Europol’s Cybercrime Center predicts increasingly sophisticated identity fraud within the framework of organized crime that can use readily available data and inadequate identification processes when buying online and signing of contracts. Today, almost all fraud is enabled by the internet and the web has global reach. Since it is not possible nor desirable to monitor the entire internet appropriate countermeasures needs therefore to continuously adopt to changing threats. On a European level, the implementation of a number of legislative acts (PSD2, AML4 and PAD) can substantially increase the number of ID-documents that banks are forced to accept. The SBA’s opinion is that the number of physical ID-documents that Swedish banks should accept should, in contrary, be limited to those that can be verified towards the issuer. It is unreasonable to expect that Swedish bank employees, or any other Member State bank employees for that matter, should know how to authenticate and control ID documents issued by other Member States.
No, certification should be a global standard. Otherwise the whole concept of TPPs access to account becomes chaotic. The TPPs should be regularly audited and certified according to mandated rules and regulations from competent authorities. e.g. ISAE3402, PCI DSS. The applicable rules should apply to all parties involved, i. e. AIS and PIS should be certified in the same way as the ASPSP.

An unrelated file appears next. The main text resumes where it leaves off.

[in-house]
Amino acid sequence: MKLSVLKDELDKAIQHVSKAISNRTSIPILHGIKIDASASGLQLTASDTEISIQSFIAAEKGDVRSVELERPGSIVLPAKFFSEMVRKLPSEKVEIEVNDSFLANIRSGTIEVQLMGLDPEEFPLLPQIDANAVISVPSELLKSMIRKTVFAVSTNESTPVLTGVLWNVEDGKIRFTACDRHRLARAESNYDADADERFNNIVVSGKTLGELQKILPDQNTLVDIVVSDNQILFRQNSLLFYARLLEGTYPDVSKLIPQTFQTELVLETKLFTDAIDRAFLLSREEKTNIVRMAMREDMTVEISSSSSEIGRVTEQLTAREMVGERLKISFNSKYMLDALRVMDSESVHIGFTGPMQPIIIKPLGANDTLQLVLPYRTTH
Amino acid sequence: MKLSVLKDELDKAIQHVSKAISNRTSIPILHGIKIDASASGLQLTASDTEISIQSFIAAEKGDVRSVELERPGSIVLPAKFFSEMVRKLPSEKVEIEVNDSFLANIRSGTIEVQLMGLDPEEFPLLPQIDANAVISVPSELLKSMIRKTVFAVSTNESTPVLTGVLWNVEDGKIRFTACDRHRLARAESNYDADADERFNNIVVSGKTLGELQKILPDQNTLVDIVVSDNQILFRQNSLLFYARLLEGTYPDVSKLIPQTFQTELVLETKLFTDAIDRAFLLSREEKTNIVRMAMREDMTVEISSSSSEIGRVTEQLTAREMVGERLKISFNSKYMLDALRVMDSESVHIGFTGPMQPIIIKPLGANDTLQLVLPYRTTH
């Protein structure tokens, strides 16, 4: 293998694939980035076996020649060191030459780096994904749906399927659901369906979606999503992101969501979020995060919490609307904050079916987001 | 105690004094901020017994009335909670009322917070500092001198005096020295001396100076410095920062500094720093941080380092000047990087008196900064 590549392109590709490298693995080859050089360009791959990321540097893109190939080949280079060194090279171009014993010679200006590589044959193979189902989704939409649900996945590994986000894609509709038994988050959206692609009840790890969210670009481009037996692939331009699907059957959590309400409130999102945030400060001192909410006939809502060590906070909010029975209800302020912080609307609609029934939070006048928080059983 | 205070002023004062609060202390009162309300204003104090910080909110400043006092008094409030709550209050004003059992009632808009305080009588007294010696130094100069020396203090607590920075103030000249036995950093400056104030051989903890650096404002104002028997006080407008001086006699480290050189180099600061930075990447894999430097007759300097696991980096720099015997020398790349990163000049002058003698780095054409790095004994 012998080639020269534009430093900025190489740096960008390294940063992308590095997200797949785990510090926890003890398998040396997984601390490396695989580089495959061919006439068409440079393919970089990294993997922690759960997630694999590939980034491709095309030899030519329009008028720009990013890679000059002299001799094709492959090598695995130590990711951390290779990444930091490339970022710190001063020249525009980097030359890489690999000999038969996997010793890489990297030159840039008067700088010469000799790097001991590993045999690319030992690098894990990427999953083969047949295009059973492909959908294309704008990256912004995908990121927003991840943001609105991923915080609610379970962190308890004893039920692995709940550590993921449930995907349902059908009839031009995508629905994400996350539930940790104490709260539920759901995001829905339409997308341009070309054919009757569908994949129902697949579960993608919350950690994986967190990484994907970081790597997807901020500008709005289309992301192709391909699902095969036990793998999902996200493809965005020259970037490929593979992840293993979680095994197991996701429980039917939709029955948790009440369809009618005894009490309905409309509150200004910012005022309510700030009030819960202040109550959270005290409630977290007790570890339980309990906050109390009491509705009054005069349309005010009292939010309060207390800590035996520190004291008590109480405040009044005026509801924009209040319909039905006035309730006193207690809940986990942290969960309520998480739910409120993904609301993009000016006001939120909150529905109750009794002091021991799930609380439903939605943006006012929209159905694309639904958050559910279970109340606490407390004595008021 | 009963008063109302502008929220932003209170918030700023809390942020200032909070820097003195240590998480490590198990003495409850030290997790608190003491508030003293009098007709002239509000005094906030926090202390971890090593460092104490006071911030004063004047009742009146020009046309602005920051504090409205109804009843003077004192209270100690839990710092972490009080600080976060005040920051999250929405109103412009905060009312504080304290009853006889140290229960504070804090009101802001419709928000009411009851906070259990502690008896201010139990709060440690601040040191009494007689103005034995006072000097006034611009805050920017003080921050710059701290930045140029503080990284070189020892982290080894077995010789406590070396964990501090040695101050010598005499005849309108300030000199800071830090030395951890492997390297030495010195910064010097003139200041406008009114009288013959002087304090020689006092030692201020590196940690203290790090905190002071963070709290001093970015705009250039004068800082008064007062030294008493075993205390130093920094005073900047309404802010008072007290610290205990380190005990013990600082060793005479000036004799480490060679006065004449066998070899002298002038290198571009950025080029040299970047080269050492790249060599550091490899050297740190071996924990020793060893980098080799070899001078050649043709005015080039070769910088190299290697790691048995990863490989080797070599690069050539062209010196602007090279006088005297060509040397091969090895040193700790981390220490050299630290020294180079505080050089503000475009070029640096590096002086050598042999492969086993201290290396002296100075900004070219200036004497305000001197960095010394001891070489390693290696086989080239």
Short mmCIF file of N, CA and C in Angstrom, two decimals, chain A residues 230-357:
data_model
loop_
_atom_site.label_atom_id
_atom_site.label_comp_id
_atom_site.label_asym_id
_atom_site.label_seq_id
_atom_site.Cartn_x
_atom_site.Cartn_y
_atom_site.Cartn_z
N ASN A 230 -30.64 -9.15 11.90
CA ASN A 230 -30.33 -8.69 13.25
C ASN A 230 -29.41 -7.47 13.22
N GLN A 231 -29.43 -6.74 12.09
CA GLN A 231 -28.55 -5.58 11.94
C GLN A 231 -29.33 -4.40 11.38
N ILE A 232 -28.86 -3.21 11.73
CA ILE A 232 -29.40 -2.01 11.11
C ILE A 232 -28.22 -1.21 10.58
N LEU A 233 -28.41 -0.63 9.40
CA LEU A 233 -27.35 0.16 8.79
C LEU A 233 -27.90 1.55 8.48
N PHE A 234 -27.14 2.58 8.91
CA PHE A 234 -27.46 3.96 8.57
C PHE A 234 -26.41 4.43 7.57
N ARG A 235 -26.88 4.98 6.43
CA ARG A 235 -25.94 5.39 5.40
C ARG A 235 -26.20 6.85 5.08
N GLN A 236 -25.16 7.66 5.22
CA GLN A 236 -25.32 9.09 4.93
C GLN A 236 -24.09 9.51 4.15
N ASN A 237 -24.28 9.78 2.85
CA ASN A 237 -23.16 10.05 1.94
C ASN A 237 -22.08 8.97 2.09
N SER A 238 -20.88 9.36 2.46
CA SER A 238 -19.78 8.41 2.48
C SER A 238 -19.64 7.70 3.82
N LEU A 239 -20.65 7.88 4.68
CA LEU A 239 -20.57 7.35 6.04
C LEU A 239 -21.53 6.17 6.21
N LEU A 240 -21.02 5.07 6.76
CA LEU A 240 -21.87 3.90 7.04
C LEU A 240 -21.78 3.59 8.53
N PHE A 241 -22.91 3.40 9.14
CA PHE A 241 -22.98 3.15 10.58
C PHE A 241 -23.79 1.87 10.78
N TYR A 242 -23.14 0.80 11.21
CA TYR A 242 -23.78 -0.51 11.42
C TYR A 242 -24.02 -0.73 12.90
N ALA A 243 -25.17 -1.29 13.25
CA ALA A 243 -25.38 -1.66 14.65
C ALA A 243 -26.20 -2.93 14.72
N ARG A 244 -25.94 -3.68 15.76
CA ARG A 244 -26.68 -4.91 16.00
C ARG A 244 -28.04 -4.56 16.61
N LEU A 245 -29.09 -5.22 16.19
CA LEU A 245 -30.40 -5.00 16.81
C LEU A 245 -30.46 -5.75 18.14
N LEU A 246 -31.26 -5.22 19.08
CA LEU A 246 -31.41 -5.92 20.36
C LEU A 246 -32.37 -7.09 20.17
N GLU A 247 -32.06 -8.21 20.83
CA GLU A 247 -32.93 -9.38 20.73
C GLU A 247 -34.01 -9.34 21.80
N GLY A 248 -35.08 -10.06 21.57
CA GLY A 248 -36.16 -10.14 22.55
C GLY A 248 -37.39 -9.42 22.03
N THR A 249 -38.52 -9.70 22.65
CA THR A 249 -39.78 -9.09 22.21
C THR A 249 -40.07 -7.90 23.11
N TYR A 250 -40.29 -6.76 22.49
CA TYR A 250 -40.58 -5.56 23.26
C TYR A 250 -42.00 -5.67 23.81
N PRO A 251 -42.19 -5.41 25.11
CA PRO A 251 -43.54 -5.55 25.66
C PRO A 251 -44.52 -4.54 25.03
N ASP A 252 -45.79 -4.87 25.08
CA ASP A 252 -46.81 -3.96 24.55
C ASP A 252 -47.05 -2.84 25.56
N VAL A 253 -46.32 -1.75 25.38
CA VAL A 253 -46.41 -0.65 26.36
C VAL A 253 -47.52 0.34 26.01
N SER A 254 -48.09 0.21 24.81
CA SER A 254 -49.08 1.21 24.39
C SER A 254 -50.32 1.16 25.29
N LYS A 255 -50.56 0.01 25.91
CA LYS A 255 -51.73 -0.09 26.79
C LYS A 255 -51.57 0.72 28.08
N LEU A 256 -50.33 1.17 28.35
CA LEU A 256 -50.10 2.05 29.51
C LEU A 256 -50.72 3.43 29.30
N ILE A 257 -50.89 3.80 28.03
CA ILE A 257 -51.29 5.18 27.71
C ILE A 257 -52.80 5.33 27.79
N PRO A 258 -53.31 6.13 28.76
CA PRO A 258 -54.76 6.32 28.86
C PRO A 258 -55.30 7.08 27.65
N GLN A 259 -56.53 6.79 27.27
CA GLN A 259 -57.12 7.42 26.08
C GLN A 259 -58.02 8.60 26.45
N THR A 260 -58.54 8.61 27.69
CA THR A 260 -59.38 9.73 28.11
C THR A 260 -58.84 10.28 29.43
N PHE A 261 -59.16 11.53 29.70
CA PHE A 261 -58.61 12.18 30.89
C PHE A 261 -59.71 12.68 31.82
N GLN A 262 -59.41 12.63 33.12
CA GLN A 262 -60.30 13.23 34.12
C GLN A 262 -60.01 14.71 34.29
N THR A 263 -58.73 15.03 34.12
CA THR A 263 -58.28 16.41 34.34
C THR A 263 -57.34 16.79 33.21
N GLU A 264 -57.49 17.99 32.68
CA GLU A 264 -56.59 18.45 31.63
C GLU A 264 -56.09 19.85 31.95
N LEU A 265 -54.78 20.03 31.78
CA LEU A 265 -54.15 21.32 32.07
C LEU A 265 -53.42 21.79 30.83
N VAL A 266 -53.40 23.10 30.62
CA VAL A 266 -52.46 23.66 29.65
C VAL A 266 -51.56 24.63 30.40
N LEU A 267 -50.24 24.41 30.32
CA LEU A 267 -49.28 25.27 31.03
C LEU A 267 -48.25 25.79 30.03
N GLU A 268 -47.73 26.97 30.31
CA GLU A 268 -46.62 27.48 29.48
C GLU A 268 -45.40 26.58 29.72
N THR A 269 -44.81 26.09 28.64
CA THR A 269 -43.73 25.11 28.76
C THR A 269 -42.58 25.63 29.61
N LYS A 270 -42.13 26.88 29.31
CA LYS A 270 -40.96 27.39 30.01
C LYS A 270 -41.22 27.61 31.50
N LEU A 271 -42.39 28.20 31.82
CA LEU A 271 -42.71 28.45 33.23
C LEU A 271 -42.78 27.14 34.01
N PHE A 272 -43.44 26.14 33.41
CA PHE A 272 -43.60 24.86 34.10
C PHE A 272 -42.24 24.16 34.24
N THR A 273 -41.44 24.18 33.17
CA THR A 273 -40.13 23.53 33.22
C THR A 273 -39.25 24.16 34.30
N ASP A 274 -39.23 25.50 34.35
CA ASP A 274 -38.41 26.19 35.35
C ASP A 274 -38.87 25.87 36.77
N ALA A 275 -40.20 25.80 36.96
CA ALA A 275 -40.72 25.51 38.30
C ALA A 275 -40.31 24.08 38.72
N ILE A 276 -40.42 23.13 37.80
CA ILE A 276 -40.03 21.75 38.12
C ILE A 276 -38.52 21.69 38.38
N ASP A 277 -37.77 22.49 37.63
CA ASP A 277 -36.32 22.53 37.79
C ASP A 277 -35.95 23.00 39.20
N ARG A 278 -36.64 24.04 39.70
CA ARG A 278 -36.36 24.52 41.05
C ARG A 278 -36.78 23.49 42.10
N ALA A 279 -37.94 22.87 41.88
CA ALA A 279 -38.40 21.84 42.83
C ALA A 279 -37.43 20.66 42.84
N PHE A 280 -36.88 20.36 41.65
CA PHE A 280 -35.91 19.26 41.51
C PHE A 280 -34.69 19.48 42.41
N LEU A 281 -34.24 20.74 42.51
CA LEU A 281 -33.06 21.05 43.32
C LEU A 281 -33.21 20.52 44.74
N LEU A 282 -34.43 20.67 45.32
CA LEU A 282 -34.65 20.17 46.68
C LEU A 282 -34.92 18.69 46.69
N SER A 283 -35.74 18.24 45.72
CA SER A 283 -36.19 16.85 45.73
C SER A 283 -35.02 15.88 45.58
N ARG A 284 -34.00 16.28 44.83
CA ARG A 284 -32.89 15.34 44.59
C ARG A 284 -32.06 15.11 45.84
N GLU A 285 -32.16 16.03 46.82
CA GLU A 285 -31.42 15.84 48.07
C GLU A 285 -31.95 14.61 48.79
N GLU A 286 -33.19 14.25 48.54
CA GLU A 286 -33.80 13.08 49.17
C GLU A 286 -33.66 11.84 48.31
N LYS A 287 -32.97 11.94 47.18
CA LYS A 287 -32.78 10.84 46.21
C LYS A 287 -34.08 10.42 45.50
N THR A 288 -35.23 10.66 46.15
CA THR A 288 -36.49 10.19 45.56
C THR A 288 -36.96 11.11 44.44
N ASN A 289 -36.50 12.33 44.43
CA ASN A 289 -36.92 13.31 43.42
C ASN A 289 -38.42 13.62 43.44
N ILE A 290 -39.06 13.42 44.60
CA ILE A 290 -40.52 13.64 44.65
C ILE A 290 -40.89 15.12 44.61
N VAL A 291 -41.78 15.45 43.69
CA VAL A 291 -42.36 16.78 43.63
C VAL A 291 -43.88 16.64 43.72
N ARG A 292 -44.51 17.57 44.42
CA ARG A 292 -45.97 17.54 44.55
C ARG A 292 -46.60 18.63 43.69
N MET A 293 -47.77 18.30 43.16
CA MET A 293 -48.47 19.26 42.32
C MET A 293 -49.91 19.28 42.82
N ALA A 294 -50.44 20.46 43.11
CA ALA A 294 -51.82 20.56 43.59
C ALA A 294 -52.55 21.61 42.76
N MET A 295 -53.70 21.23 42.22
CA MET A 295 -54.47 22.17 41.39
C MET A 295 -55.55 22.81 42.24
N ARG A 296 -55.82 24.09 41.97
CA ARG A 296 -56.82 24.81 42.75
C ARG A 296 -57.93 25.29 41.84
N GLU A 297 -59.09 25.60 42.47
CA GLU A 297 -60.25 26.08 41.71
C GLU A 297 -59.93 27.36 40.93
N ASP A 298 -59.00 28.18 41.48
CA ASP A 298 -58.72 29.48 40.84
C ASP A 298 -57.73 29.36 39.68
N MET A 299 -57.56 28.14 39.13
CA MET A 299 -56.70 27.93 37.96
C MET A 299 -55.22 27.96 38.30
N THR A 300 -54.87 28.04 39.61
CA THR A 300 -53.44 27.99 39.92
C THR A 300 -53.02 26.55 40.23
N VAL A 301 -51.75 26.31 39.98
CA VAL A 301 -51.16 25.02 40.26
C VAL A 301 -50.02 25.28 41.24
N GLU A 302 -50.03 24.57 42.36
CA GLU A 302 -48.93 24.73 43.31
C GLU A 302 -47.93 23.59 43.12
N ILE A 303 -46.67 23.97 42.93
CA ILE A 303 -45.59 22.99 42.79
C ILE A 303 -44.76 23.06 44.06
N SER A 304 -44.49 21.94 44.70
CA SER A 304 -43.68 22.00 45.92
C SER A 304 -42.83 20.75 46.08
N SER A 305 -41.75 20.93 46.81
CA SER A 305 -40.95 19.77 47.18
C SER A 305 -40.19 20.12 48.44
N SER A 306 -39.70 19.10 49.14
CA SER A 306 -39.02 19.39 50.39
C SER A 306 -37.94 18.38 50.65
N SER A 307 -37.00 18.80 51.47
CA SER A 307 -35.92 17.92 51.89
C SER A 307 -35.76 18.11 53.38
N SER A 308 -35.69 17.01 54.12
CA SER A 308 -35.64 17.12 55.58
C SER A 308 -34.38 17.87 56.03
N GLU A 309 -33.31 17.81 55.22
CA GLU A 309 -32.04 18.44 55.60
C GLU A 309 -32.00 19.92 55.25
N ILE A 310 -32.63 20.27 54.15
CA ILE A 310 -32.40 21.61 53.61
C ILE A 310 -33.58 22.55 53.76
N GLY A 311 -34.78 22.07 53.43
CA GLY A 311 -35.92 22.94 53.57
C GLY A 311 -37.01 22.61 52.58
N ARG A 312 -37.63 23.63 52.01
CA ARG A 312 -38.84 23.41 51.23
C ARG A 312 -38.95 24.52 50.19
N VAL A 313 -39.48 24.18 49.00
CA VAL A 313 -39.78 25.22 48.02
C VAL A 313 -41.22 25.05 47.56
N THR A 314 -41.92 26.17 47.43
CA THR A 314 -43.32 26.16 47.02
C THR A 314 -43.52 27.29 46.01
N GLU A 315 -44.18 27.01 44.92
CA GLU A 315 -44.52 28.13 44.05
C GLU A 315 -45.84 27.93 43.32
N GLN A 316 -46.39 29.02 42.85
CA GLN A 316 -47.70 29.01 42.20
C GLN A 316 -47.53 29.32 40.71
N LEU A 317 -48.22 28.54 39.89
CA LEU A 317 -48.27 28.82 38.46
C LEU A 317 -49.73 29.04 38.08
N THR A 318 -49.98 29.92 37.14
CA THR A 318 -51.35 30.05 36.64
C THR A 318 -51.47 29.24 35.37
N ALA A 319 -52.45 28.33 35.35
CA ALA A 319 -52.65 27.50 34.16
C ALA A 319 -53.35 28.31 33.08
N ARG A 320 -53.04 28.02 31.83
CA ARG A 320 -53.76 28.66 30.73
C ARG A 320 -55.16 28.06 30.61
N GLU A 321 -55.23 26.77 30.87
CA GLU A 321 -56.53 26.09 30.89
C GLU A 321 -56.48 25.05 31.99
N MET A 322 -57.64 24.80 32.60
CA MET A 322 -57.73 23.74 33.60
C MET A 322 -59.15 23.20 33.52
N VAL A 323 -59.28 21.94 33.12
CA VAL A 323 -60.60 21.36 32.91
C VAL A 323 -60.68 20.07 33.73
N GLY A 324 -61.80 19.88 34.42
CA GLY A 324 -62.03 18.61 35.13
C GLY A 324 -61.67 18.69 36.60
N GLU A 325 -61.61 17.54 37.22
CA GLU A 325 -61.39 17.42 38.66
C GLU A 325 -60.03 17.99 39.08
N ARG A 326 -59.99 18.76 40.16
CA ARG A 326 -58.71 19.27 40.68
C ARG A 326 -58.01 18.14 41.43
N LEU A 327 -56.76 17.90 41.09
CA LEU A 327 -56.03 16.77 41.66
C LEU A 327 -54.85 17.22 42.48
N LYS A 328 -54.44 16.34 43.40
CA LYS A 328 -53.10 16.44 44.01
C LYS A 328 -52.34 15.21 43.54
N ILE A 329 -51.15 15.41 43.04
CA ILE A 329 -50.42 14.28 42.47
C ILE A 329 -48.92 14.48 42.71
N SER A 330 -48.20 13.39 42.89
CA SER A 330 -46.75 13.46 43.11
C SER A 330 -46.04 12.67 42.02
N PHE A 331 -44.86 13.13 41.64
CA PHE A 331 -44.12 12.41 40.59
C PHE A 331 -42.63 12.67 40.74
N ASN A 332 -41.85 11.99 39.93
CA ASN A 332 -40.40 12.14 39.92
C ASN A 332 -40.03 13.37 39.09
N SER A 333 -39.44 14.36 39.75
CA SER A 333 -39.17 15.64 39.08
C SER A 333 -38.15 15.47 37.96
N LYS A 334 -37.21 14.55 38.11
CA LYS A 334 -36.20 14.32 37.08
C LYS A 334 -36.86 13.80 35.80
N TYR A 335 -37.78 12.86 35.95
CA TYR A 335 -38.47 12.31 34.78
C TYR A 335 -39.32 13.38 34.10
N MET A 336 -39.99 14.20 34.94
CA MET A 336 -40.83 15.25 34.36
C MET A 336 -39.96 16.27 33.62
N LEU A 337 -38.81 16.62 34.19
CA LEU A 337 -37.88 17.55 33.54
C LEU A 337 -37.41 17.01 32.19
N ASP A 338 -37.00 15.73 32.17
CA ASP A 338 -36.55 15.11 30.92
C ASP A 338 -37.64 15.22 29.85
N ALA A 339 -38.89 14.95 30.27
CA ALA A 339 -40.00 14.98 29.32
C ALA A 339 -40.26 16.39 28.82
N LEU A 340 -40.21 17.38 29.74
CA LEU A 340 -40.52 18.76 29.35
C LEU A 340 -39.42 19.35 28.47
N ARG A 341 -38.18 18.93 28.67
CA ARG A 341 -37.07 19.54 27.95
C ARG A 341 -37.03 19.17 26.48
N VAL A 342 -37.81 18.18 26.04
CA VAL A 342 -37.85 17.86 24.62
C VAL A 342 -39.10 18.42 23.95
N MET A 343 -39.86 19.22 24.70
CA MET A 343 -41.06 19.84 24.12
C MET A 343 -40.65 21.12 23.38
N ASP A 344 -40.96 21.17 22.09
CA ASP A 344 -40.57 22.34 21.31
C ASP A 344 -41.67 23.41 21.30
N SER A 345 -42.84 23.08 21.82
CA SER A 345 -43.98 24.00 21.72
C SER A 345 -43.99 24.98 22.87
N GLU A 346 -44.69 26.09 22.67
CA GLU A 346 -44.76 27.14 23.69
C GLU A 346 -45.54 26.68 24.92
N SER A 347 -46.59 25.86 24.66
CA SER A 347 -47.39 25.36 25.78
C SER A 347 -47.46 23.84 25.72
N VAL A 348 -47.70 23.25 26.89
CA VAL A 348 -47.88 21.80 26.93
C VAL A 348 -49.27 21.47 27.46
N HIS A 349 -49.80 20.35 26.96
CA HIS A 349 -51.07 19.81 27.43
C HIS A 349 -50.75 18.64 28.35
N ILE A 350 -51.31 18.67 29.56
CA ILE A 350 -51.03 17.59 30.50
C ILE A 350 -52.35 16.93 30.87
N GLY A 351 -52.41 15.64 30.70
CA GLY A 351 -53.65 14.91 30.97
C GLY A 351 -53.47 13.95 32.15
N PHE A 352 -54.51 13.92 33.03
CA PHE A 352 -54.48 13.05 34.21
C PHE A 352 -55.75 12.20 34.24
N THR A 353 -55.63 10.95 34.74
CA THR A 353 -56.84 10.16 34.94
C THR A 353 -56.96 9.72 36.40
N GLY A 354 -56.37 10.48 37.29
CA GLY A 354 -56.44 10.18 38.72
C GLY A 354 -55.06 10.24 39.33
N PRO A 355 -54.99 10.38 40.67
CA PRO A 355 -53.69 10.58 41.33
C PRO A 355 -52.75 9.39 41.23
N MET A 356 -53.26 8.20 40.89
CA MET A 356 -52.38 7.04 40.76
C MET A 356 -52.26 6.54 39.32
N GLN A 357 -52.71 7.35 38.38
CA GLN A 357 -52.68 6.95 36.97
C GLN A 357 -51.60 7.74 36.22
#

For anti-fraud purposes it would be highly beneficial if the PSP is required to notify the PSU when new security credentials are issued regardless if it is a renewal or a re-certification.
In general, additional layers drive complexity and reduces control, for example third parties and their environments. The highest risk/threat segment will likely be a moving target and the weakest link in the chain will change over time. The following points in the payment chain should be taken into account when EBA develops the RTS:
• Identification of the licensed PSP. The main concern is how a PSU can make a distinction between the licensed PIS/AISPSP and a fraudster. This is the point in the payment chain which is most likely to be subject to social engineering
• PSU has no effective control over the factual exploitation of the service credentials in the PIS/AIS services. The risks related to PIS and/or AIS services are embedded into their business models and not connected to specific technology or legislation
• Payment platforms exploited by the payee or payee’s PSP may be technically unsecure
• Risks close to the consumer (e.g. shoulder surfing", extortion etc.).

However, this will probably have low material impact of the PSP. In the PIS and the AIS the risk increases due to the current non-regulated situation where personal security credentials are visible to the PIS and AIS and there is no legal ground to prevent it.

Comment on 57v: In terms of cost allocation it is important to note that AIS/PIS providers should not be able to free ride on the banks’ infrastructure when downloading customer data as this is at the core of their business models. There should be a cost allocation or contractual agreement between AIS/PIS stipulating ASPSPs right to charge a reasonable fee for their services. Having that said, the SBA is aware that this is regulated in PSD2, i.e. no agreements are required between the AIS/PIS and the ASPSP. This is an order that complicates the payment chain substantially and decreases the actors’ willingness to take responsibility of their part."